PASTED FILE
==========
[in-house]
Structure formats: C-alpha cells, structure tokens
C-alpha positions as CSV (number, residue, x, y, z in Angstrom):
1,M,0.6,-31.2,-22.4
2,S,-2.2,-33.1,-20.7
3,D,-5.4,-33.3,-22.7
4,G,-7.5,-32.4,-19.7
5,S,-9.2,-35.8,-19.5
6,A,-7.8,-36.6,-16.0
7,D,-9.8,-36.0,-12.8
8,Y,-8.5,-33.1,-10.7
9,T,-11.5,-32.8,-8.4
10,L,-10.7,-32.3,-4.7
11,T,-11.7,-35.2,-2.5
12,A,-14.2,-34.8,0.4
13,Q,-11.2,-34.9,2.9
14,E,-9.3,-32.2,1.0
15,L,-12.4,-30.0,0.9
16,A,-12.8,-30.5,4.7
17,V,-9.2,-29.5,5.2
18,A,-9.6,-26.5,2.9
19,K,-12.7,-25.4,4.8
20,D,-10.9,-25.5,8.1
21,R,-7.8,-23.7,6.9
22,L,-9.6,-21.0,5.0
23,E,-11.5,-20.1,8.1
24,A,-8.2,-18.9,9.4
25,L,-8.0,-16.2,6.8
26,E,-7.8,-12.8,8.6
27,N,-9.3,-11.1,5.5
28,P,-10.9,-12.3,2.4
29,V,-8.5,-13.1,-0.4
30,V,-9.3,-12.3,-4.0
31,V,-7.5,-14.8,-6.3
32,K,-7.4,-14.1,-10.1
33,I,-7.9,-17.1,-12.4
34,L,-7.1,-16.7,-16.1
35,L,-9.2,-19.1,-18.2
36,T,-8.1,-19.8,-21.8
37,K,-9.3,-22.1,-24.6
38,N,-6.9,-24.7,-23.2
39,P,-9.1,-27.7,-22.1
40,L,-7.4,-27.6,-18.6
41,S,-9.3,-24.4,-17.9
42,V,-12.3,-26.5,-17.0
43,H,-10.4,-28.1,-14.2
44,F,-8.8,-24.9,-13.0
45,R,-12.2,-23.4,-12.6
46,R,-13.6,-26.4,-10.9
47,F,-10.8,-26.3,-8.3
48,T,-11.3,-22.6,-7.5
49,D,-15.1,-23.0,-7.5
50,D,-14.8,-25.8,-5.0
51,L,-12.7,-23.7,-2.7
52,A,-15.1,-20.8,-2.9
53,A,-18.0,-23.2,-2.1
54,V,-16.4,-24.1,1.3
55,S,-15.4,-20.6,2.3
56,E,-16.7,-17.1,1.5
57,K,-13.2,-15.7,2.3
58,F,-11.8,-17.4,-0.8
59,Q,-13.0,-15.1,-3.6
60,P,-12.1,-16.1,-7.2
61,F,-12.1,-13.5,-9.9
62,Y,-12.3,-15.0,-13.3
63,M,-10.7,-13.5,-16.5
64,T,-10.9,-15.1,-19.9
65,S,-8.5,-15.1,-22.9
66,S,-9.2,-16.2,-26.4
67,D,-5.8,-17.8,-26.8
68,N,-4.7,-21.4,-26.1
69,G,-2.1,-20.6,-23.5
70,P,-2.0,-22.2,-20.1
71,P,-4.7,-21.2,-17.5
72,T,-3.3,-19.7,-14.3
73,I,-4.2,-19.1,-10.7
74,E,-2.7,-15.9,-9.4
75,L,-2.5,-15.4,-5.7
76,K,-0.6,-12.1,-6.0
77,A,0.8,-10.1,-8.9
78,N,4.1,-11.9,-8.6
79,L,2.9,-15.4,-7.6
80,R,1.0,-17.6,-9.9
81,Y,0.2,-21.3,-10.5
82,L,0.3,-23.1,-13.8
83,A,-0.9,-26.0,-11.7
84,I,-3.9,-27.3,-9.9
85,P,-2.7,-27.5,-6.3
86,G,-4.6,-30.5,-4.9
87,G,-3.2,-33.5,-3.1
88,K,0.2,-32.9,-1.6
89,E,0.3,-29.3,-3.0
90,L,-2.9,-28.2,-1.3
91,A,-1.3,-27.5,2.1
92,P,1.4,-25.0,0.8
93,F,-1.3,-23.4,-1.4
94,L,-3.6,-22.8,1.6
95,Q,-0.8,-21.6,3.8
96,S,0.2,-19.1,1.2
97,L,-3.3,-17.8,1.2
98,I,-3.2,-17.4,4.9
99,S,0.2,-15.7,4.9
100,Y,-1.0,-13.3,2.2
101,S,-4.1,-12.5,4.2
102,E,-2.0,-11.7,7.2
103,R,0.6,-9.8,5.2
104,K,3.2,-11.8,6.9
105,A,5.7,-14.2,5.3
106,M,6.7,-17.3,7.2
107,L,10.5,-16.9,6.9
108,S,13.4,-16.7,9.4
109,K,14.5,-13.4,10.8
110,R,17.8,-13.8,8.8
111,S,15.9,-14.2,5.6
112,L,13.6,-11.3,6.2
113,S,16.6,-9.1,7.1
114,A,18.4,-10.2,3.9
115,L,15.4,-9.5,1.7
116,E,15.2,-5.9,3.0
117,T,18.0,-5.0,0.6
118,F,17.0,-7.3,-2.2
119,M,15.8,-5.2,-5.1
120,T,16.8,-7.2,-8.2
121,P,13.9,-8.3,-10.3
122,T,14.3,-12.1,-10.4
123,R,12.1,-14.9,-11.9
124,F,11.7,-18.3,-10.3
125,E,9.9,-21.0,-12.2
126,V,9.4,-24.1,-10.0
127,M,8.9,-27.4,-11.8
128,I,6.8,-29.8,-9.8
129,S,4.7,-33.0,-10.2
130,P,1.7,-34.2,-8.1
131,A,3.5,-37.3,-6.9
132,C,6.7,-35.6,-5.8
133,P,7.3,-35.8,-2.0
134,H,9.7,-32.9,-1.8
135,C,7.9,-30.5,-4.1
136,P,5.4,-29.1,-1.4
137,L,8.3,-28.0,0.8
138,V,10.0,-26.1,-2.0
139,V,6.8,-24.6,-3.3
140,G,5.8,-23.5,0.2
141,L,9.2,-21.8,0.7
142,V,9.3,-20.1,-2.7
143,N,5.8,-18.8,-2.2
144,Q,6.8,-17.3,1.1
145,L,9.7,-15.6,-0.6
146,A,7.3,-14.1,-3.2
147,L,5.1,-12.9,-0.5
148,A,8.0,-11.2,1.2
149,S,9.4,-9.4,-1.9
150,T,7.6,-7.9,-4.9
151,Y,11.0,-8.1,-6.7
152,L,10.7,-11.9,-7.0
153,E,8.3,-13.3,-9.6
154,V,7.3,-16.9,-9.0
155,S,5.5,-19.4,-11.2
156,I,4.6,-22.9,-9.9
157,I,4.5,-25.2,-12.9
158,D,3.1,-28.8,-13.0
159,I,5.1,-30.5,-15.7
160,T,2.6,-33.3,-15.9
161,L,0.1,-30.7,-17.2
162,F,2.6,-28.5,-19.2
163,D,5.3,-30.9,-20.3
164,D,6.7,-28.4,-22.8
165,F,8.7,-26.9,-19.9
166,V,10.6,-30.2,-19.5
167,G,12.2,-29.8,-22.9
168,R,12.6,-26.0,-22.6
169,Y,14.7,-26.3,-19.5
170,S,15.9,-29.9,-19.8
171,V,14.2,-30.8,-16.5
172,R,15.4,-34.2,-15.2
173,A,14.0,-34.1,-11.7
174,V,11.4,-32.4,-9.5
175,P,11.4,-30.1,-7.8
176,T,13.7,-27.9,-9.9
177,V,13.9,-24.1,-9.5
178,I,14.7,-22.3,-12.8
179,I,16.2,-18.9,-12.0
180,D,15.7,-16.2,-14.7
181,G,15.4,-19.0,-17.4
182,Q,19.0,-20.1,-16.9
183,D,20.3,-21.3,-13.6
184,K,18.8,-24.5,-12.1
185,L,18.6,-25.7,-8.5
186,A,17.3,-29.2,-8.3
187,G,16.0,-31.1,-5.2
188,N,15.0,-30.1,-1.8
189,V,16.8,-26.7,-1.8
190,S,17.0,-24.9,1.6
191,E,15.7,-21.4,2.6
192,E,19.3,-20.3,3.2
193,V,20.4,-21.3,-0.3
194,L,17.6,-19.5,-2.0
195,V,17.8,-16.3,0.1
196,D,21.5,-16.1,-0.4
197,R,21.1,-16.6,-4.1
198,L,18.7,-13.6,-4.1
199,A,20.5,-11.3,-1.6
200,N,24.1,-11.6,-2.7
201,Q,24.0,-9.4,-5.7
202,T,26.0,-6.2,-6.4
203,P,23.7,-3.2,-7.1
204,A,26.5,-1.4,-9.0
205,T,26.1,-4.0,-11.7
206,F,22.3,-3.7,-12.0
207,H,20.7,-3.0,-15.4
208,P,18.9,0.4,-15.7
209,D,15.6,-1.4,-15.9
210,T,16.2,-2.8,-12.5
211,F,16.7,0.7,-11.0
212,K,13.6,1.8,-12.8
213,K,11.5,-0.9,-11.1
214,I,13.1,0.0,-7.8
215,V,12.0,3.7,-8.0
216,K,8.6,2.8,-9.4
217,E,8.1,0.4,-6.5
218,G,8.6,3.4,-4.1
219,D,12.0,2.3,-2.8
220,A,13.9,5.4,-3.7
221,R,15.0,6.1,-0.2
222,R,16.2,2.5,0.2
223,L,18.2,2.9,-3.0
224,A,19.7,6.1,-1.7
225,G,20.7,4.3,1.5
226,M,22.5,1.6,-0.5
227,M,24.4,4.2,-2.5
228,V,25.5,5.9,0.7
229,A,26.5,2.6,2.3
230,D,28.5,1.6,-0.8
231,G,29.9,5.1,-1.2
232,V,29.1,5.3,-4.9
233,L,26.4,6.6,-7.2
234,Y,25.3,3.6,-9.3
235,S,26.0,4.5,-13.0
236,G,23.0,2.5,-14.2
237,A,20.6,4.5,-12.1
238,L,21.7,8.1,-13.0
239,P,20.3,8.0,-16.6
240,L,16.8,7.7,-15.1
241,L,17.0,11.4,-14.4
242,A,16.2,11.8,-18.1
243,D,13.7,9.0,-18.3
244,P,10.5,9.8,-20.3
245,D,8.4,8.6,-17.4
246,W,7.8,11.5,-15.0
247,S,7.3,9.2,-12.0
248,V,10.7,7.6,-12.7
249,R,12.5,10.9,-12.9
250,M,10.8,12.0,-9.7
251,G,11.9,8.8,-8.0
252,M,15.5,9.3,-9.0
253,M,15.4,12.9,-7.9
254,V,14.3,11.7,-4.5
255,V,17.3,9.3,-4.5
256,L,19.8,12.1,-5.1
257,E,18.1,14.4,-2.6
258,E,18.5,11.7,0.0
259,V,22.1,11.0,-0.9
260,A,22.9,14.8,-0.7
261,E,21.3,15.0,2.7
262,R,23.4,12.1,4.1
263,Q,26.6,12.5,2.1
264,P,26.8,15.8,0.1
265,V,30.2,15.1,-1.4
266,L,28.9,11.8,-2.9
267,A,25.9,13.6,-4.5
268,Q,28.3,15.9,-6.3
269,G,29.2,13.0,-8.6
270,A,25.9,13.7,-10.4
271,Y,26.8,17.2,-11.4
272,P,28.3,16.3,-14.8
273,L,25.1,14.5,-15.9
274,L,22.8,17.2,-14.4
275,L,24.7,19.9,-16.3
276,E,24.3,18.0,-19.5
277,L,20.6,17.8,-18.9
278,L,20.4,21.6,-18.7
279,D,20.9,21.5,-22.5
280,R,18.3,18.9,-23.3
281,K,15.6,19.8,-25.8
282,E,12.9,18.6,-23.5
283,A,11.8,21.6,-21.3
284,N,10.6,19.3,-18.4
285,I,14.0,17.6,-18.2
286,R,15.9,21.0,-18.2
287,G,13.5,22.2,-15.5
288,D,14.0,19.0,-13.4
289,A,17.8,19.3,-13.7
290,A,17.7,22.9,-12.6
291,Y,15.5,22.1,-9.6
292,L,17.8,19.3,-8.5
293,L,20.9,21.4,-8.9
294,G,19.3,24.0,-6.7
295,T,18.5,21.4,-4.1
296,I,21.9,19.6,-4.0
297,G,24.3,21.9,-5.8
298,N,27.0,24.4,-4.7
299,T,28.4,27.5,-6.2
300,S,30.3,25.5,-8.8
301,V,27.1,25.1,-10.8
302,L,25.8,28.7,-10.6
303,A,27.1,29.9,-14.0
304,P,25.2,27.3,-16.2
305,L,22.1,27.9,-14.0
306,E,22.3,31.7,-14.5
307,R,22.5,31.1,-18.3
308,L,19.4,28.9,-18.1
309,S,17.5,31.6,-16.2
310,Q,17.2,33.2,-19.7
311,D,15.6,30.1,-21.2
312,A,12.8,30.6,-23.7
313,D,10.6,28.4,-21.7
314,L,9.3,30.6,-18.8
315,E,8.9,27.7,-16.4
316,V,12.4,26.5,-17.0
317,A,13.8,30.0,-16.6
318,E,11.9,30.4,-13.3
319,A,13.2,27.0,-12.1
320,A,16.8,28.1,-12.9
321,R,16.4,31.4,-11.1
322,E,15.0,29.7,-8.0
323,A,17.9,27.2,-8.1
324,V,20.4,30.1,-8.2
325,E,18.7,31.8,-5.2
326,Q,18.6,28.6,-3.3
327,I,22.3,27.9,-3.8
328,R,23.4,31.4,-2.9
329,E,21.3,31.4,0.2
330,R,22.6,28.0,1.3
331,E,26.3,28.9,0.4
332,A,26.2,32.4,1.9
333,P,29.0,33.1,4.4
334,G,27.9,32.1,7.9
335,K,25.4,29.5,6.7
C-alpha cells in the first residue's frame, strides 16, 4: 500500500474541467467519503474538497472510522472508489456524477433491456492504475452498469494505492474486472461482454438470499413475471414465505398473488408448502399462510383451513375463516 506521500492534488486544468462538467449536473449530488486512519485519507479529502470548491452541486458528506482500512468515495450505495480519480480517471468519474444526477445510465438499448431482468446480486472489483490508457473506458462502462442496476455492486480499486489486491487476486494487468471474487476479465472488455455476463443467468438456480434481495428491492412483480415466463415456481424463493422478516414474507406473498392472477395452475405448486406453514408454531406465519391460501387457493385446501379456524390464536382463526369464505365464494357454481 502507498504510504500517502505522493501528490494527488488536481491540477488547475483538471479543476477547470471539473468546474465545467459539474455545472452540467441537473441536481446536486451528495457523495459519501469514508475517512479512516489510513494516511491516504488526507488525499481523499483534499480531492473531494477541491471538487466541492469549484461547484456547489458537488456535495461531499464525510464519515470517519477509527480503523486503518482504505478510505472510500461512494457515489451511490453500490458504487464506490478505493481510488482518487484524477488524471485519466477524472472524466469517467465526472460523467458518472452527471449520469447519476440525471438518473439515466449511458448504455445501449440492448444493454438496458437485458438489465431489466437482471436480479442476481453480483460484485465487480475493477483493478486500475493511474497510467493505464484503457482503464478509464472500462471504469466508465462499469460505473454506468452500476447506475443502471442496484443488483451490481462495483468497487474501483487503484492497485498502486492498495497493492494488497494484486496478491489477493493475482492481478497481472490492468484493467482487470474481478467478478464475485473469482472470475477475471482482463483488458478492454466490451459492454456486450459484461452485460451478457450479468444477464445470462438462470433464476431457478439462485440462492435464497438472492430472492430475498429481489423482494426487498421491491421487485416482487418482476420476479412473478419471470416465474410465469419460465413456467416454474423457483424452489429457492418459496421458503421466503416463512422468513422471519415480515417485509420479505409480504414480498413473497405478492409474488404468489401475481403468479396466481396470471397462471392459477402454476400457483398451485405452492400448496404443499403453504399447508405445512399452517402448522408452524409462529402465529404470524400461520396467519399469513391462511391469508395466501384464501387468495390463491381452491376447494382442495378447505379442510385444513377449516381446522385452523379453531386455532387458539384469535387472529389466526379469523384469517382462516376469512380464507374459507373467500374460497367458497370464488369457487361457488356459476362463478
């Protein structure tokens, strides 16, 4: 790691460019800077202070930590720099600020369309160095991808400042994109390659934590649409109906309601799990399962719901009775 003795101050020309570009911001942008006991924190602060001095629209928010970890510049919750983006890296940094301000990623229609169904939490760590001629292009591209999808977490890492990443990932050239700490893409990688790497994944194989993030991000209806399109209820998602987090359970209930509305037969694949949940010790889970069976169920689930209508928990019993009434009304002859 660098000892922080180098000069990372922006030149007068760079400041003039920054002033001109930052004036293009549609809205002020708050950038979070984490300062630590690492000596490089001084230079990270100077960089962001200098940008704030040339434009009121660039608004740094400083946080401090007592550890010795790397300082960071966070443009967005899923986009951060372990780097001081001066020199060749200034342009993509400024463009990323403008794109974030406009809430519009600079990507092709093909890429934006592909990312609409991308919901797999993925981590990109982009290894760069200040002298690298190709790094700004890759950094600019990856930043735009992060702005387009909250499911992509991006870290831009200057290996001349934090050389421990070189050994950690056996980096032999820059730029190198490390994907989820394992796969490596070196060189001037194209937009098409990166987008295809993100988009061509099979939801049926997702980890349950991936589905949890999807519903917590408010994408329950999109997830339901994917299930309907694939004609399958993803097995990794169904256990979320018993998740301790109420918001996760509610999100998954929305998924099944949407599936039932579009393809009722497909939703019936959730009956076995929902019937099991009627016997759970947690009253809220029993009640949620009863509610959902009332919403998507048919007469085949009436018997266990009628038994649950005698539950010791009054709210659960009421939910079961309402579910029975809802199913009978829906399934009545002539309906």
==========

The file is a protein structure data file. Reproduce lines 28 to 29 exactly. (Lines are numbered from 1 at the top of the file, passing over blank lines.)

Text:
25,L,-8.0,-16.2,6.8
26,E,-7.8,-12.8,8.6